A much-needed wet period provided at least temporary relief from worsening drought conditions across much of Minnesota during late August of 2021.
Different weather systems affected different parts of the state at different times during a busy 1-2-week period, but the weather pattern clearly became as active as it had been all summer by the week of August 23rd, when scattered heavy rains in northwestern and northeastern Minnesota yielded to increasingly-widespread soaking rains on the 24th, 26th-27th, and again on August 28th.
Two-week rainfall totals through August 29th exceeded two inches over virtually all but northeastern Minnesota, with large swaths of southern, central, and northwestern parts of the state receiving 3-5 inches of rain during that time. The National Weather Service volunteer cooperative observer in Grand Meadow led the state with 10.15 inches of rain during the 2-week period. Over 35 other stations from all sections of the state (except the northeast) received over five inches of rain.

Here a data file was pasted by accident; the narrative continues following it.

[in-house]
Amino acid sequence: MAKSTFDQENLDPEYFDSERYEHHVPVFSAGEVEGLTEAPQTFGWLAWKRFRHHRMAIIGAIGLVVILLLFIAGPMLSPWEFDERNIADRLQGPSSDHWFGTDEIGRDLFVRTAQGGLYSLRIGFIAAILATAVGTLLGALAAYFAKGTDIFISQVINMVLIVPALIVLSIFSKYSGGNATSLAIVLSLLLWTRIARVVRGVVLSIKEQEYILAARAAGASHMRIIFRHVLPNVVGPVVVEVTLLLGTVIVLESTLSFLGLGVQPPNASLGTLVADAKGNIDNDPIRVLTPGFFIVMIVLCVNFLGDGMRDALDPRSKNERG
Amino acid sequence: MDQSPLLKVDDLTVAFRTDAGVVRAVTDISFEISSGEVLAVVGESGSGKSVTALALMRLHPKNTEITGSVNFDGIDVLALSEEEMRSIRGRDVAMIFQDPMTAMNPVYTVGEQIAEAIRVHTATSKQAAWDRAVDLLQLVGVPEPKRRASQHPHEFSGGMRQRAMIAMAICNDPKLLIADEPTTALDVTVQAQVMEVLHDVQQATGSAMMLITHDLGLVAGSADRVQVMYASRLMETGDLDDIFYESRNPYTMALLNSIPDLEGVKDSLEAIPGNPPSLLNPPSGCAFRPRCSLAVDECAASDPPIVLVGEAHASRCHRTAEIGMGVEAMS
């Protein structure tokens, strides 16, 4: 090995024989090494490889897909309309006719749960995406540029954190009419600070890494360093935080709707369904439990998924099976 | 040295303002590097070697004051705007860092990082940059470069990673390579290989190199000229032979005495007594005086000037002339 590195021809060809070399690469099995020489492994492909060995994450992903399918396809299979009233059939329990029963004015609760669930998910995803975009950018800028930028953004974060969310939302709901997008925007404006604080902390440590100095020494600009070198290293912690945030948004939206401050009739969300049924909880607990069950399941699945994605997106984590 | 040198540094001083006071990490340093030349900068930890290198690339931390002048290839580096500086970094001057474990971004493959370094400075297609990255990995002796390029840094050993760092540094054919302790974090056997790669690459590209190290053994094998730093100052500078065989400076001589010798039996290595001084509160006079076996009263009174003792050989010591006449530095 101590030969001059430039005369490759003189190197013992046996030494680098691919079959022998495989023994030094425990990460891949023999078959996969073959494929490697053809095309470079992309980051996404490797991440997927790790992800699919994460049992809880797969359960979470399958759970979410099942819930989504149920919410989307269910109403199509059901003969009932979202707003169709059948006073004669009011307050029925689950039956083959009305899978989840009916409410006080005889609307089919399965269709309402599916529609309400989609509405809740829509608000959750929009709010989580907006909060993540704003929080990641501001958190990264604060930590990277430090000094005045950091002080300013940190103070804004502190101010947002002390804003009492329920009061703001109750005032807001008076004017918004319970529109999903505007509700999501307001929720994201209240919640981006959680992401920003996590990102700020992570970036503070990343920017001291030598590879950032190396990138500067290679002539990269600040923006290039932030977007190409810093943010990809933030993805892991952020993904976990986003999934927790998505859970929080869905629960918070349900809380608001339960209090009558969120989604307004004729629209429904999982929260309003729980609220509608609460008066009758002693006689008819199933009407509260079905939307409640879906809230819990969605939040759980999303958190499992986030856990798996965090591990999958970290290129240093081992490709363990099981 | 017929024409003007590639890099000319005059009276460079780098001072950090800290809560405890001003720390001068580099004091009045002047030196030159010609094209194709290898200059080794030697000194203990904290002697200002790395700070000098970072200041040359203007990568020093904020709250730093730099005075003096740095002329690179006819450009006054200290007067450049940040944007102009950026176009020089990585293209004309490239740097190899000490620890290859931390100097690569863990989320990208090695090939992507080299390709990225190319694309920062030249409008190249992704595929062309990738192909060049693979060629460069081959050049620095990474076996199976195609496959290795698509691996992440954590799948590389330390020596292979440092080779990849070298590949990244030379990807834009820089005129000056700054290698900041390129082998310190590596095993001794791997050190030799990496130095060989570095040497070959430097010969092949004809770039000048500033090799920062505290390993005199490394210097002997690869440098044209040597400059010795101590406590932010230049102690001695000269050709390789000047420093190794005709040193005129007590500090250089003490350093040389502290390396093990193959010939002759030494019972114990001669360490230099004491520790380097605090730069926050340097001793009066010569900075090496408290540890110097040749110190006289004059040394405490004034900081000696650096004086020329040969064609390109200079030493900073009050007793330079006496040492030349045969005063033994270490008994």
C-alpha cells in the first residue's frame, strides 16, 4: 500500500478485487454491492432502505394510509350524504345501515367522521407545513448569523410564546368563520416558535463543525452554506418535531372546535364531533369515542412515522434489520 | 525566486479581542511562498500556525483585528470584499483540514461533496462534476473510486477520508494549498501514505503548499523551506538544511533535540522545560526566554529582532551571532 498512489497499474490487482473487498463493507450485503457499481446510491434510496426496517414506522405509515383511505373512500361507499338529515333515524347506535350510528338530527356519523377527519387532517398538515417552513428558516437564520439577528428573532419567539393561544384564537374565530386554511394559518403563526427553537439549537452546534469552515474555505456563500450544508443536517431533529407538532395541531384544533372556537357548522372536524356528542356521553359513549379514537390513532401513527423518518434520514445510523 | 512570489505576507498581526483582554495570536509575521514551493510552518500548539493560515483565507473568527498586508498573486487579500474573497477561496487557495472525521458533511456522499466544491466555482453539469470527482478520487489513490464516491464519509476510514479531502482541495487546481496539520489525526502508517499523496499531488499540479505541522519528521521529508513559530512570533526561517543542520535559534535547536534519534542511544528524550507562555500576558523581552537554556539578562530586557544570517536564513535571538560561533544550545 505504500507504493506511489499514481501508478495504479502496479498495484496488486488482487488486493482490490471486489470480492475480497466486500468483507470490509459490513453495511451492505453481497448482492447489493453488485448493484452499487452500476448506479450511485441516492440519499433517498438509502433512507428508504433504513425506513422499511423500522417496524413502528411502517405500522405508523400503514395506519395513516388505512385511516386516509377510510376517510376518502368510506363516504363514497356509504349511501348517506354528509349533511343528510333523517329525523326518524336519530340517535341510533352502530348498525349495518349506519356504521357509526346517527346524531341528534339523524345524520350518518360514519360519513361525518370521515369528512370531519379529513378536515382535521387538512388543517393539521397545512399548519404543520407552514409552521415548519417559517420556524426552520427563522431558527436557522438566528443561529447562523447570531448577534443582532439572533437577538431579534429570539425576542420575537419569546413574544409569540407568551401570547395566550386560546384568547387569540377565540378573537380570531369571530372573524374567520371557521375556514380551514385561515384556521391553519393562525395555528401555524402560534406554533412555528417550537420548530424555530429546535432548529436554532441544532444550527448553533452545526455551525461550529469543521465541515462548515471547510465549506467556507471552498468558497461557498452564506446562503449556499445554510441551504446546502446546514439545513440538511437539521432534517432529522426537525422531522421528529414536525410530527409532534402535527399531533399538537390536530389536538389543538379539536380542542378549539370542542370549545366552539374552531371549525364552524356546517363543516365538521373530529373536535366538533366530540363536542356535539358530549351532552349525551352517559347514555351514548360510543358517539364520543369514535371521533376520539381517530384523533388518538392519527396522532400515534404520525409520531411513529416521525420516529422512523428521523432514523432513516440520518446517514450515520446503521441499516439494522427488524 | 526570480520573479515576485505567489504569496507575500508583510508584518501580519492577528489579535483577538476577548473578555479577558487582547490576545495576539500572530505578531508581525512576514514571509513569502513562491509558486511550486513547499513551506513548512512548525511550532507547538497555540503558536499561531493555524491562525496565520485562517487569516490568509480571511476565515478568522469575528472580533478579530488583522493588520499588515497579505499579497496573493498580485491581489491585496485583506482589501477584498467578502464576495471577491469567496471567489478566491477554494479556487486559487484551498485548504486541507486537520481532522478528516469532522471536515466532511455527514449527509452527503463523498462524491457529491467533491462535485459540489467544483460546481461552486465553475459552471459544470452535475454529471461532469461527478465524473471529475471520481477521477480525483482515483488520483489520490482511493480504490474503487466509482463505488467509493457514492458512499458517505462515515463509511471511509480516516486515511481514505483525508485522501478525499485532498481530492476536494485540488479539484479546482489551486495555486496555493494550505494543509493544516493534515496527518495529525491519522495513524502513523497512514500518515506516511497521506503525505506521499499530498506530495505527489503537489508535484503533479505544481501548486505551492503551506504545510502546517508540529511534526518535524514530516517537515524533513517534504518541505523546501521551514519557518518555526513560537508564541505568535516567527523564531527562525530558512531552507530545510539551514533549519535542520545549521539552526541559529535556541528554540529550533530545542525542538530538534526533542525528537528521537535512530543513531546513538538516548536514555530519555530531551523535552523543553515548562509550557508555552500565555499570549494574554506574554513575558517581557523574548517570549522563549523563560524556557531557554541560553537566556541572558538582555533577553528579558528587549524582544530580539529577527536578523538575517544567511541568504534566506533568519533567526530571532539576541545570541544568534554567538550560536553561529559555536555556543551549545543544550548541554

In some of the areas in northern and northwestern Minnesota hit especially hard by dry conditions during 2021, this wet period increased precipitation totals by over 50%. For instance, at Norris Camp in Lake of the Woods County, total precipitation for the year through August 14 had been 9.82 inches. The two-week precipitation total at Norris Camp was 5.30 inches, representing an increase of 54%. For most areas, the rainfall totals boosted annual precipitation totals by 15-30%.
Despite the widespread soaking rains, large long-term precipitation deficits persist across most of Minnesota. It remains to be seen whether this wet period marks a turning point in the drought, or instead was just a break from the dominating dry pattern.
Updated August 30, 2021